Take the 2-minute tour ×
Stack Overflow is a question and answer site for professional and enthusiast programmers. It's 100% free, no registration required.

I have code like this

std::ifstream file(filename, std::ios_base::in);
if(file.good())
{
    file.imbue(std::locale(std::locale(), new delimeter_tokens()));
    for(auto& entry : std::istream_iterator<std::string>(file))
    {
        std::cout << entry << std::endl;    
    }
}
file.close();

where std::istream_iterator<std::string>'s begin() and end() are defined as follows

template<class T>
std::istream_iterator<T> begin(std::istream_iterator<T>& stream)
{
    return stream;
}

template<class T>
std::istream_iterator<T> end(std::istream_iterator<T>& stream)
{
    return std::istream_iterator<T>();
}

which is what Mark Nelson has also written about in Dr. Dobb's here. Alas, the code fails to compile on my Visual Studio 2012 with error messages

error C3312: no callable 'begin' function found for type 'std::istream_iterator<_Ty>'

and

error C3312: no callable 'end' function found for type 'std::istream_iterator<_Ty>'

Question: Is there something I haven't noticed, bug in the compiler (unlikely, but just in case) or... Well, any ideas?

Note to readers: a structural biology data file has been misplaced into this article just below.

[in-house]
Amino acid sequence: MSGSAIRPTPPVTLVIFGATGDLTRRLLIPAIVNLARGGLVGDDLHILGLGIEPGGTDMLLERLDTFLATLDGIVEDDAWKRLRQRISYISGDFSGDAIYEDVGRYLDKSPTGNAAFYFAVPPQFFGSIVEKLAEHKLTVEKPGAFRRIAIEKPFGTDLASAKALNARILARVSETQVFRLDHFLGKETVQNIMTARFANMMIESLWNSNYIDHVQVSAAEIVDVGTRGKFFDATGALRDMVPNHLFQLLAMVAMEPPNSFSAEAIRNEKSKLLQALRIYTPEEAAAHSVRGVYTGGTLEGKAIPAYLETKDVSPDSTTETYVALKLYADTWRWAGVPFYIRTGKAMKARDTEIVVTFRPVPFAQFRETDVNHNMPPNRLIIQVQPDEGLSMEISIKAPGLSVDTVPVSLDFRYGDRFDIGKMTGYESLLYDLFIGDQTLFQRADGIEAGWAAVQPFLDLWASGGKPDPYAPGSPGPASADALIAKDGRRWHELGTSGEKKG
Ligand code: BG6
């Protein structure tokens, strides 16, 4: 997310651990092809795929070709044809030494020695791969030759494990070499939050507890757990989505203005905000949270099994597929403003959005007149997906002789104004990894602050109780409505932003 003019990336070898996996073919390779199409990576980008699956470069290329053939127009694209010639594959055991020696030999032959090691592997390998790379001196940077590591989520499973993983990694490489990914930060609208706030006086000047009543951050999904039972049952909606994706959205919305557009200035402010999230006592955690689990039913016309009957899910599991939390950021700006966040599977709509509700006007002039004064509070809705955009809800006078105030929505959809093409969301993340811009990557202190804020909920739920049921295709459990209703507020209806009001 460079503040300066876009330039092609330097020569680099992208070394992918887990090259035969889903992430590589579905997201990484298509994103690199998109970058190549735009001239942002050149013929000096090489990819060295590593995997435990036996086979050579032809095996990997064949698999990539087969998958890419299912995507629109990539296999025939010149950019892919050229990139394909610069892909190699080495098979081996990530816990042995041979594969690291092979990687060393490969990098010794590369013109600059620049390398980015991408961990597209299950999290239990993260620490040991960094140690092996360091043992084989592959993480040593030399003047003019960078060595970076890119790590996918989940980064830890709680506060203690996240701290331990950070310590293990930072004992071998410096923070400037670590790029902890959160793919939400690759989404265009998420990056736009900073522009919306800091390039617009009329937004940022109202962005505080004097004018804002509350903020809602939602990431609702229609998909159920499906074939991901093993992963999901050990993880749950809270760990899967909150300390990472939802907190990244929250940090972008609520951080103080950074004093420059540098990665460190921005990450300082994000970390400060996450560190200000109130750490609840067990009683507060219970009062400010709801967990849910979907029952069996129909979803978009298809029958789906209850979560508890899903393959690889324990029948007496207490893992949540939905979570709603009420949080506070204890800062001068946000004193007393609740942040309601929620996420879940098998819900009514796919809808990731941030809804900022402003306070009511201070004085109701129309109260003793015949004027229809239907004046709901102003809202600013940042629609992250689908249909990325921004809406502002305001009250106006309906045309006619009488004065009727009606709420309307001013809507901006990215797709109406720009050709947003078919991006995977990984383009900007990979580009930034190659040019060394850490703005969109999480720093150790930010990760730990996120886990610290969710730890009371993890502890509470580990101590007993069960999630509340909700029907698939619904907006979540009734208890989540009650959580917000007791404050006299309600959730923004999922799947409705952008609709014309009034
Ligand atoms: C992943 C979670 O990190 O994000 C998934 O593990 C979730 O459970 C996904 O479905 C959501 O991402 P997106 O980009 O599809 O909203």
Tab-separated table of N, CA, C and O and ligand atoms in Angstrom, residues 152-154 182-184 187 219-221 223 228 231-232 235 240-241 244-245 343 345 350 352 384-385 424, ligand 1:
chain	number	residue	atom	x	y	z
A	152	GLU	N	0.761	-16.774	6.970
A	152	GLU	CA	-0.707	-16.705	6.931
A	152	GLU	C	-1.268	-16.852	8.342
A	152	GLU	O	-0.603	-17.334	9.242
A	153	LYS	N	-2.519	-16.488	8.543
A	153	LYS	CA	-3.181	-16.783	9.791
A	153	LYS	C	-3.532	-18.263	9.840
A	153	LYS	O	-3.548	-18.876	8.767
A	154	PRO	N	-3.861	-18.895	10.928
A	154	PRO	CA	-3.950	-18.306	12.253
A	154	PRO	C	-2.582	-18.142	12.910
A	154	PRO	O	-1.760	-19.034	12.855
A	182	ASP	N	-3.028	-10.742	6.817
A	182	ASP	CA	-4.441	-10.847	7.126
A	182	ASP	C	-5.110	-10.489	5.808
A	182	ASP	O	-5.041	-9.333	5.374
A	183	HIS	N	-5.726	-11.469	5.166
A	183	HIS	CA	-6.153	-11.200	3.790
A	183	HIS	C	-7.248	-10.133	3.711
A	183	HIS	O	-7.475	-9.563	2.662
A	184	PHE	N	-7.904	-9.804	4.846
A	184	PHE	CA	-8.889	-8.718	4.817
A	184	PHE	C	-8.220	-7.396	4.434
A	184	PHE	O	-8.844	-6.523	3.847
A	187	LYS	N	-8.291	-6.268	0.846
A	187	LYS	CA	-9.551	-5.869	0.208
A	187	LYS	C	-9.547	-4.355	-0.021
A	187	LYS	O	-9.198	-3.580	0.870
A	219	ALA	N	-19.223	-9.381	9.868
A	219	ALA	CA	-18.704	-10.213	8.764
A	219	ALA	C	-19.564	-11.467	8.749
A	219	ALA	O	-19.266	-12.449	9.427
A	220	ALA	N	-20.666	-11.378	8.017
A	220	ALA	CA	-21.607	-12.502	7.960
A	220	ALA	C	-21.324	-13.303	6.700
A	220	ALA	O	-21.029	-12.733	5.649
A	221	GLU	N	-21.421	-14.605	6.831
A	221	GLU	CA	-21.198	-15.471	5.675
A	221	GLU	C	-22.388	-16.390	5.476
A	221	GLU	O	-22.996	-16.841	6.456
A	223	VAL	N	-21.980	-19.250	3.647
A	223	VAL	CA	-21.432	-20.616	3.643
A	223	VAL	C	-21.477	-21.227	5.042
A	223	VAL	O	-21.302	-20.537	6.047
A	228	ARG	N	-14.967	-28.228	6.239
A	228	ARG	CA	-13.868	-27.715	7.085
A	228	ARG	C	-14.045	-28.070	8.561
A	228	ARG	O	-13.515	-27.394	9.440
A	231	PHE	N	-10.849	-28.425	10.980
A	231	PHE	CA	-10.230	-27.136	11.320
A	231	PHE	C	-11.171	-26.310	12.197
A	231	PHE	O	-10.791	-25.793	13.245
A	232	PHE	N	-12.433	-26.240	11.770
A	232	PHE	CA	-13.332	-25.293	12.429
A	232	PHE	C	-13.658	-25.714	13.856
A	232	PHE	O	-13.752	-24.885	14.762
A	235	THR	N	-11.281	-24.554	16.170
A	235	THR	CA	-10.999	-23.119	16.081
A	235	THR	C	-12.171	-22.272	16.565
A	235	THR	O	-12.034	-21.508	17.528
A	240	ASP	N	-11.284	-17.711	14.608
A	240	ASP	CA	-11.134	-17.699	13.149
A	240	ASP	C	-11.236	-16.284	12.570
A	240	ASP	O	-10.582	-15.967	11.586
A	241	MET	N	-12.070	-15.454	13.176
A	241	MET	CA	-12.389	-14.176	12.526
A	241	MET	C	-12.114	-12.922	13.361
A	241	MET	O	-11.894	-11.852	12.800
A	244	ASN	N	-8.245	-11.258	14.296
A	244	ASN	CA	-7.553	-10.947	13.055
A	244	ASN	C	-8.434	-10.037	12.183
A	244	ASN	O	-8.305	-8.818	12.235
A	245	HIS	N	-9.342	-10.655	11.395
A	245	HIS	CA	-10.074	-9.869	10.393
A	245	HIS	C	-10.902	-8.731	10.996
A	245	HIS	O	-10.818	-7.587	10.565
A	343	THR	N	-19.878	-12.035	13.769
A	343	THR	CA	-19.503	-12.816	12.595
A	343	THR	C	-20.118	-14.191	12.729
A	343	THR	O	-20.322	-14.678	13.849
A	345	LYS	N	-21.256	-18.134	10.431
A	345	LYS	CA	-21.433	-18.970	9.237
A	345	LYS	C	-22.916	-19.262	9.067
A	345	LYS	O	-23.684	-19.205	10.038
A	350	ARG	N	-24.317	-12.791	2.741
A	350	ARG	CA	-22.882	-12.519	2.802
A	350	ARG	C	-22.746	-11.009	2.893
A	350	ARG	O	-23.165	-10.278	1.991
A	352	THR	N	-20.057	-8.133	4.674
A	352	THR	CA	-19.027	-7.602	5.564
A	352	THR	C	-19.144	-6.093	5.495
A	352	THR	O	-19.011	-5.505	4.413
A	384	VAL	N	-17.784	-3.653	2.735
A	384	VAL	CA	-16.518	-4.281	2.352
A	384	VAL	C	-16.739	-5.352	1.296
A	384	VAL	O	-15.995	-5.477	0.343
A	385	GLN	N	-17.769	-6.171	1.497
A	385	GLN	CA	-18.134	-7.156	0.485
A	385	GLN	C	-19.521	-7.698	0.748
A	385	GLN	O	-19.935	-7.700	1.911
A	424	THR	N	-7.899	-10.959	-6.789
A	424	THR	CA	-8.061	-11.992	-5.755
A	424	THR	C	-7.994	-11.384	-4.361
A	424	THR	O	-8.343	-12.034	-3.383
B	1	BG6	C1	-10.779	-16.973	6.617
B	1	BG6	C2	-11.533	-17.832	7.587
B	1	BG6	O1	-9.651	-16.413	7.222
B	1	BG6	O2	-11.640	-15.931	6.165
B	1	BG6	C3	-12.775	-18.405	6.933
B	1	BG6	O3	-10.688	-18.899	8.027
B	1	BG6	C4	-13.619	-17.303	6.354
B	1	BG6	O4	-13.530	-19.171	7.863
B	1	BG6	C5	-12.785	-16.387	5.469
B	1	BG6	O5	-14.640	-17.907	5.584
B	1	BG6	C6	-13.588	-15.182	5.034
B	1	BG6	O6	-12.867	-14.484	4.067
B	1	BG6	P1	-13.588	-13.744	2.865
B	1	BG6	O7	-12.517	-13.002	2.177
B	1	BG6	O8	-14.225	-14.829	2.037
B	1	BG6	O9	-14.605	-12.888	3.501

This questions is cleaned up considerably, as advised by Xeo. To provide more background and references this is related to my other question on Stackoverflow, I was wondering how to make line based parsing cleaner than the usual loops. A bit of coding and checking from the internet, and I had a working sketch as follows

std::ifstream file(filename, std::ios_base::in);
if(file.good())
{               
    file.imbue(std::locale(std::locale(), new delimeter_tokens()));
    for(auto& entry : istream_range<std::string>(file)
    {
        std::cout << entry << std::endl;    
    }
}
file.close();

but there was slight snag I tried to remedy. I think it would look more natural to write as in the code that fails to compile and not like

for(auto& entry : istream_range<std::string>(file)

Please, take a note of the different iterator. The delimeter_tokens is defined like Nawaz kindly has shown here (code not duplicated) and istream_range as in Code Synthesis blog here. I think the begin and end implementations should work, as advertised in the aforementioned Code Synthesis blog post